$50 billion nuclear fusion reactor under construction

science | Oct 28, 2014 | By Larry Ewers

Energy produced by nuclear fusion, like almost any new energy that's about to break-through, begins with the same phrase: it's only 10 years away.

Many scientists believe it's not possible, but a reputable manufacturer, Lockheed Martin, announced that its famous Skunk Works facility will build a compact nuclear fusion reactor that will fit on the back of the truck in only 10 years.

Nuclear fusion is the holy grail of energy production. It's clean, plentiful, safe, and -- if the technology is ultimately discovered -- cheap.

Program manager Tom McGuire stands next to the T-4, which represents the first phase of the team’s compact fusion reactor development. Ultimately, the operational reactor would be 10 meters by 7 meters; small enough to fit on the back of a truck.

Nuclear fusion is the same atomic reaction that powers the sun when a large amount of energy is released after two atoms fuse to form a heavier nucleus with temperatures in the tens of millions of degrees. But on the other hand, nuclear fission -- which powers our current nuclear technology -- an atom is split and the energy is harnessed. Fission's radioactive waste politically limits its production.

While current nuclear fission technology powers ships across the oceans, Lockheed Martin believes nuclear fusion reactors will soon power aircraft.

Greenpeace mocked Lockheed Martin's research into nuclear fusion for "planning to waste years of research, resources and money that must instead be devoted to clean, affordable and sustainable energy sources."

Research into nuclear fusion across the globe has been ongoing for more than 60 years and history is littered with failures.

Take a look at the International Thermonuclear Experimental Reactor (ITER) that's located in France. Funded by the European Union, India, Japan, China, Russia, South Korea and the United States: planning began in 1985, construction began in 2007 and is expected to be finished in 2019.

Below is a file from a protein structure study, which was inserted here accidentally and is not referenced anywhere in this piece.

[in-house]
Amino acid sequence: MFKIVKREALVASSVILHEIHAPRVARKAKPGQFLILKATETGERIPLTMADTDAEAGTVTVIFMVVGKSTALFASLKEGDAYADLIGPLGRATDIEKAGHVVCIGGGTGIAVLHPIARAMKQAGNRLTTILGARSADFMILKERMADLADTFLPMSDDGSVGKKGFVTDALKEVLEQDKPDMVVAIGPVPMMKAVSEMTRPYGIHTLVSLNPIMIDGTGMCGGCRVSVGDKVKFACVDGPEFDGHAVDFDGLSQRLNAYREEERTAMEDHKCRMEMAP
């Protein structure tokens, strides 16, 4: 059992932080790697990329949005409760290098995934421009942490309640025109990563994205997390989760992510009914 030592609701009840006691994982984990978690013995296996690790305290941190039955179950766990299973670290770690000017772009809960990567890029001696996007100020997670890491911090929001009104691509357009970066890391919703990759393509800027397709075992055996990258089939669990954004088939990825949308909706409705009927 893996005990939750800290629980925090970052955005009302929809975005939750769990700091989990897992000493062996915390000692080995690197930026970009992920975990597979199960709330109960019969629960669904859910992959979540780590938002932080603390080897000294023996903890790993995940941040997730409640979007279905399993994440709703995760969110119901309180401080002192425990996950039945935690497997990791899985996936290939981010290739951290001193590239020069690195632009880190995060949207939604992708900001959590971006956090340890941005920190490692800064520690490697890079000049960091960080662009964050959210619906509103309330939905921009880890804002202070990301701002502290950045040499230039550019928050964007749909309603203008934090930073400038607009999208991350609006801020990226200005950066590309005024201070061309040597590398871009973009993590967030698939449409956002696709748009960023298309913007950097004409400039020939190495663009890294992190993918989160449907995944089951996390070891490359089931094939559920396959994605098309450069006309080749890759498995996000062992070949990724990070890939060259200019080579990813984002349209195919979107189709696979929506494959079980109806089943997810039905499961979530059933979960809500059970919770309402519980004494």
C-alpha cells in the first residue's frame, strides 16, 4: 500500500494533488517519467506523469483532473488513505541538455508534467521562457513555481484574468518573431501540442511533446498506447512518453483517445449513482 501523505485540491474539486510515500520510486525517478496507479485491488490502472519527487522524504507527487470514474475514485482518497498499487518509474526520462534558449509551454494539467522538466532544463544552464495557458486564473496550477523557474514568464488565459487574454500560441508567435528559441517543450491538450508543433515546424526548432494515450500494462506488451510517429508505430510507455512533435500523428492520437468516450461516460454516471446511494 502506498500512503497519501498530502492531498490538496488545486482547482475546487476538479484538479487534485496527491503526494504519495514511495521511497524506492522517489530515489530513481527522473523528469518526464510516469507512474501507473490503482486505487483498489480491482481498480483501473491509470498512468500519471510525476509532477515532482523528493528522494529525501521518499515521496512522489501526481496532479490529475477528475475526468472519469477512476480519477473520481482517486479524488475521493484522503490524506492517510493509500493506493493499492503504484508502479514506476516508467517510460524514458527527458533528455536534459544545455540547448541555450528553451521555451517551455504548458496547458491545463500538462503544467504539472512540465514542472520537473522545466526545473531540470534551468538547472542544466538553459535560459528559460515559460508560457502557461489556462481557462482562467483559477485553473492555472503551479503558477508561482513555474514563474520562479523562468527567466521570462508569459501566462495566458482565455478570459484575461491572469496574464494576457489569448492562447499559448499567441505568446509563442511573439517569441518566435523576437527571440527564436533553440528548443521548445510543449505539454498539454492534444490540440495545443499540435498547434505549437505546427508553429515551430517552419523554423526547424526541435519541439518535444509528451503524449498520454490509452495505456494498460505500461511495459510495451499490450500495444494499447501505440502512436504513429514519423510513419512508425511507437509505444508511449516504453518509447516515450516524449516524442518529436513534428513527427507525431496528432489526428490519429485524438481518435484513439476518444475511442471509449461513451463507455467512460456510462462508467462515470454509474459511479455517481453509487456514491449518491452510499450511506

ITER's nuclear fusion construction underway in southern France.

Diagram of ITER's large experimental nuclear fusion reactor.

Construction of the foundation for ITER's nuclear fusion reactor.

But ITER's fusion reactor won't begin operation until 2027 at the earliest, costs $50 billion and rising, and will only work if some huge scientific barriers can be broken by then.

Has Lockheed Martin figured out something other fusion scientists have not? It would not be unheard of for Skunk Works to come up with something unexpected.

"We think we've invented something that's inherently stable and it's ten times smaller than the mainstream approaches," said Tom McGuire, Lockheed Martin's spokesman, to reporters at a press conference where he announced the breakthrough.

McGuire said Skunk Works have been working for the past four years on the  theoretical work and have begun the first experiments.

"We don't have any results that we would want to publicly call out quantitatively," he said. "[But] we know we can heat and ignite the plasma with under a kilowatt of power and get it lit."

He said the team would publish their results in a peer-reviewed paper in 2015.

Energy investors don't seem to be nervous about the possible rise of cheap energy fusion in only 10 years. On the day of Lockheed Martin's announcement, West Texas Intermediate crude oil rose by 10 cents.



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Larry Ewers is a natural resources expert based in Corpus Christi, Texas with a focus on Texas oil and gas investments and Mongolian mining projects.

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